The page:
Facilities and Resources
In addition to state-of-the-art facilities and resources offered by the department and the university, the Social/Personality Psychology program maintains its own library within McAlester Hall, which contains many classic works as well as current and previous issues of the most prominent social/personality psychology journals. The Social/Personality program also maintains diverse laboratory facilities amenable to a wide variety of experimental and nonexperimental research paradigms, including psychophysiological work, reaction time and other cognitive paradigms, and group experiments.
In addition to graduate teaching assistantships and fellowships, financial support is available in the form of research assistantships on specific research projects conducted by faculty members of the Social/Personality Psychology Training Program. Social/Personality faculty have multimillion dollar state and federal grants.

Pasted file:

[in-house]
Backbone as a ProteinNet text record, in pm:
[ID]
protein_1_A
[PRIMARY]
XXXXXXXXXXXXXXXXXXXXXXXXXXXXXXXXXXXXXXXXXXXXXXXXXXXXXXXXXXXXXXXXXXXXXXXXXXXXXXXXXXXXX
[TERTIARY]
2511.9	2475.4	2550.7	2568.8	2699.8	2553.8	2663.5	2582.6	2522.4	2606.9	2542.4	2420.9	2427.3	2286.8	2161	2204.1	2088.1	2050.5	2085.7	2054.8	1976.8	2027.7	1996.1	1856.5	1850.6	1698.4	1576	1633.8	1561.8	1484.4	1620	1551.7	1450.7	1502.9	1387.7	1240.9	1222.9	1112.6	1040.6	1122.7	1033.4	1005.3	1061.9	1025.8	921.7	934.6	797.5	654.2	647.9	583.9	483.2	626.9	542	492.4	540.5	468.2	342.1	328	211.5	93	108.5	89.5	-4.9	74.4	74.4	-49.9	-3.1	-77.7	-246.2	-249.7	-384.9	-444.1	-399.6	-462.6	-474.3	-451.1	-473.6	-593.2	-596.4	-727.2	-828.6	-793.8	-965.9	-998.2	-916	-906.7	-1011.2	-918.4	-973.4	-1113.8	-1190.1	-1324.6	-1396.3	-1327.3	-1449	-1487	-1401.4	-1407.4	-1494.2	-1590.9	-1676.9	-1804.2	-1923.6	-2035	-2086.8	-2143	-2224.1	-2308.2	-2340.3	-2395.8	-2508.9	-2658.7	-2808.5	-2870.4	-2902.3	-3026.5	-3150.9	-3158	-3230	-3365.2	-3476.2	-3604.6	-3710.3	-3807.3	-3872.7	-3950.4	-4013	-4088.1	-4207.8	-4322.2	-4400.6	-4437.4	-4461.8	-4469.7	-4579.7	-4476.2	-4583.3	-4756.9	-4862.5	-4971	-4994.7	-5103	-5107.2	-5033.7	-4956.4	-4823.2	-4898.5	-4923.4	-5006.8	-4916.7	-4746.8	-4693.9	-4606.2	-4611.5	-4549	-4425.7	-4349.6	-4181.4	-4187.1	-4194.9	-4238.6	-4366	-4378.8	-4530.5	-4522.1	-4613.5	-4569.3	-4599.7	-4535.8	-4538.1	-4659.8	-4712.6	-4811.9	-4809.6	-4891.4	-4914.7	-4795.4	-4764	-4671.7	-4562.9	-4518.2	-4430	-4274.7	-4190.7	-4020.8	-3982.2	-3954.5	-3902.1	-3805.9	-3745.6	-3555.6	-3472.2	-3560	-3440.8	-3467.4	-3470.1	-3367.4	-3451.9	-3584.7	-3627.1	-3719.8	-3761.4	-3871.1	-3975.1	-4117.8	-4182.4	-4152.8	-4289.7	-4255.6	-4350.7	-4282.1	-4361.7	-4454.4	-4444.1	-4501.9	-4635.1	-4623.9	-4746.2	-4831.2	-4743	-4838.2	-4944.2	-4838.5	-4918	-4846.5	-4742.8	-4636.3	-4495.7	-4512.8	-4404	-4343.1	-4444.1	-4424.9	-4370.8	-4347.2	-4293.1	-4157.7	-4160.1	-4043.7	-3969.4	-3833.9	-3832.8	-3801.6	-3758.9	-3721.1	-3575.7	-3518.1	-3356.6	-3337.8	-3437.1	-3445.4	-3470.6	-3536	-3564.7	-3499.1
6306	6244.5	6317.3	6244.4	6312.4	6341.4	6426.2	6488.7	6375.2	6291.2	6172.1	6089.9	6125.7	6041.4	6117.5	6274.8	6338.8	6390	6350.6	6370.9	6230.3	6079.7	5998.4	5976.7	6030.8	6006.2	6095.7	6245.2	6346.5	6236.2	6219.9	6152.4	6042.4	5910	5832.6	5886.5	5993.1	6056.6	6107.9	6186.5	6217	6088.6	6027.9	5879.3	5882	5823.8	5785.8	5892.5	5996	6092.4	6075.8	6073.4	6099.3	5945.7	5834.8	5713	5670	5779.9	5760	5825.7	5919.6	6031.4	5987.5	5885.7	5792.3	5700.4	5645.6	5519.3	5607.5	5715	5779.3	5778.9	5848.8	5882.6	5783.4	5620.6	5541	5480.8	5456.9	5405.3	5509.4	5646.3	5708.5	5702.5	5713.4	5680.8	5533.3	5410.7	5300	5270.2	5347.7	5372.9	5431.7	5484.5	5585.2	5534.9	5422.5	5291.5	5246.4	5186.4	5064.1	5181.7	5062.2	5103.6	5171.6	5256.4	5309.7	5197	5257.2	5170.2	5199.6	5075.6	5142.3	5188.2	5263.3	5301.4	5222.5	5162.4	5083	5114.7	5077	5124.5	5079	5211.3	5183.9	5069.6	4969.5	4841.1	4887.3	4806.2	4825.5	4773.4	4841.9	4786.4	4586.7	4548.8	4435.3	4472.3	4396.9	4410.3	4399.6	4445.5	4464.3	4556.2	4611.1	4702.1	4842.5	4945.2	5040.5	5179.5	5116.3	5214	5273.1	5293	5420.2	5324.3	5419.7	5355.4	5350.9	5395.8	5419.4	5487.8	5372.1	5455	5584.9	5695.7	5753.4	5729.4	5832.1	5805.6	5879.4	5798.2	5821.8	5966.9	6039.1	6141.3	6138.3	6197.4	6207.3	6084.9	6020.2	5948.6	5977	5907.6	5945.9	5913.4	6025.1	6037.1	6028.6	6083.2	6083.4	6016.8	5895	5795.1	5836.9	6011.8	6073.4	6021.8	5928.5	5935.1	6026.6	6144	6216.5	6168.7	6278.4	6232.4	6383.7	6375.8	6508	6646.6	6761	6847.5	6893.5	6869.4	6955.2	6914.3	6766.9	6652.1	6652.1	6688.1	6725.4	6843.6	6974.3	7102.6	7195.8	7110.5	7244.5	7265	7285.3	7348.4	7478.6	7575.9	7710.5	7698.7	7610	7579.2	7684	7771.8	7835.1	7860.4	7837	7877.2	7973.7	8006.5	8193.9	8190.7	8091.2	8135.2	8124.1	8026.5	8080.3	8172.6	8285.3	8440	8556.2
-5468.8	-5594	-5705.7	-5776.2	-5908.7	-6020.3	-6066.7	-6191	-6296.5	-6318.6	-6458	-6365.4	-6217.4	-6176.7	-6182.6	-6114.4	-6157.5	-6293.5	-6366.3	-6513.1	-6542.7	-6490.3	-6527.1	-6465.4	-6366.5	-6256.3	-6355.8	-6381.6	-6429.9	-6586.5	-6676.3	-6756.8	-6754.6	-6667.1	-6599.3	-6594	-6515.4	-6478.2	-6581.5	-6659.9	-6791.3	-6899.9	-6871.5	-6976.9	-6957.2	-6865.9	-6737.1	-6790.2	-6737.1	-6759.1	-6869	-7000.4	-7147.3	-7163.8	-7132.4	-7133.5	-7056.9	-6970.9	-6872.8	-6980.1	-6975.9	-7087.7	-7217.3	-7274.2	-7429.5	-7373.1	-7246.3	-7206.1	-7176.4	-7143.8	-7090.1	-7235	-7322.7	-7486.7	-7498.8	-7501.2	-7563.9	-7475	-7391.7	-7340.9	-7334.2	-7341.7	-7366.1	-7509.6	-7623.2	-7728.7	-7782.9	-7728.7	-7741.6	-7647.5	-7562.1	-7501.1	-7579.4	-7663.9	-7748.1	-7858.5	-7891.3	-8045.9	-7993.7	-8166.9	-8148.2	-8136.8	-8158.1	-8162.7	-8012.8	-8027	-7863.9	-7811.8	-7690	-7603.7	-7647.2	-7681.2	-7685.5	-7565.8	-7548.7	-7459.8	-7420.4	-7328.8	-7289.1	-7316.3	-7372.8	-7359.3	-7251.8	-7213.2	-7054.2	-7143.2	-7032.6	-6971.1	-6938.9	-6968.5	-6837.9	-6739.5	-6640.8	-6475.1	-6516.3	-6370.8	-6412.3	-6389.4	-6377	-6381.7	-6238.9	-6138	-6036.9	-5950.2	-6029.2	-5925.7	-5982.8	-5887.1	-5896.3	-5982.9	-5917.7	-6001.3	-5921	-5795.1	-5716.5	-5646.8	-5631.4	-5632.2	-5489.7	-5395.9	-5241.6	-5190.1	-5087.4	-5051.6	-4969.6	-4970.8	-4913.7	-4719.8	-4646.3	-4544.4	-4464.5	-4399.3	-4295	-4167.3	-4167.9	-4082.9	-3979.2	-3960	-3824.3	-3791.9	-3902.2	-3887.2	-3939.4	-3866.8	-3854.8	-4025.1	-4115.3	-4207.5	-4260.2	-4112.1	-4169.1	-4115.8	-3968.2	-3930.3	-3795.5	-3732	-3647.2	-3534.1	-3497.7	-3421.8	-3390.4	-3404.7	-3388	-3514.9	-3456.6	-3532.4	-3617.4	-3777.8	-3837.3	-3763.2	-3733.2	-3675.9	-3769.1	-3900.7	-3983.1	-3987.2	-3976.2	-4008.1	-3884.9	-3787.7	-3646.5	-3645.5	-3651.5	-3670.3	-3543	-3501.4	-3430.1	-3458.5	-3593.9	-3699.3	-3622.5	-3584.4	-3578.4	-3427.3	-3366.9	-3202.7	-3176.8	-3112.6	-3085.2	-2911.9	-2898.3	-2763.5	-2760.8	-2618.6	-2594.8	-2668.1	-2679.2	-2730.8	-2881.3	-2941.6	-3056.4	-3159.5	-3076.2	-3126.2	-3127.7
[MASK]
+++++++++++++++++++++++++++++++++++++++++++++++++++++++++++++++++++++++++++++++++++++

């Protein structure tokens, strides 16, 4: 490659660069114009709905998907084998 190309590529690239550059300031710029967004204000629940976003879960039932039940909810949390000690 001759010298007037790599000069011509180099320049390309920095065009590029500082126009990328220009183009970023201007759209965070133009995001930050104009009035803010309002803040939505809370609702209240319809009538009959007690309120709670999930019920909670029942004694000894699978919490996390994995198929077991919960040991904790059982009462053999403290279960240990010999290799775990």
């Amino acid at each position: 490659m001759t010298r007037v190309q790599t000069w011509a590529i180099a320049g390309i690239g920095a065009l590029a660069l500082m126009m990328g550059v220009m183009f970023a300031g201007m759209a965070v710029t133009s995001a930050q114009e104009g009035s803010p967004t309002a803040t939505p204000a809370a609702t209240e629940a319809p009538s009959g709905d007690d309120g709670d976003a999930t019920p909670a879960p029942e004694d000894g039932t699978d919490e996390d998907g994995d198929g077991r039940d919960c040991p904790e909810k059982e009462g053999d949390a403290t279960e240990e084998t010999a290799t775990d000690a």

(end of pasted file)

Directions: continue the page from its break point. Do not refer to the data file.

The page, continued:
All students in good standing are guaranteed four years of financial support. Because of the large number of grant-funded projects our faculty has, students routinely receive support beyond the 4th year and during the summers as well. See the Graduate Program for more information.
Faculty and Labs
Existential Motivation Lab
Bruce D. Bartholow
Social Cognitive Neuroscience Lab
Research in the MU Social Cognitive Neuroscience Lab is focused generally on understanding the neurocognitive mechanisms that underlie important social behaviors like racial bias and aggression, and on how these behaviors are influenced by alcohol consumption.
Mindfulness of Interpersonal and Intergroup Relations
Adolescent & Young Adult Health Risk Study
Laura A. King
Personality Dynamics Lab
Attitude and Decision Making Lab
Sheldon Motivation lab
We study goals, motivation, well-being, priming, personality, materialism, and values (and that's just the short list!)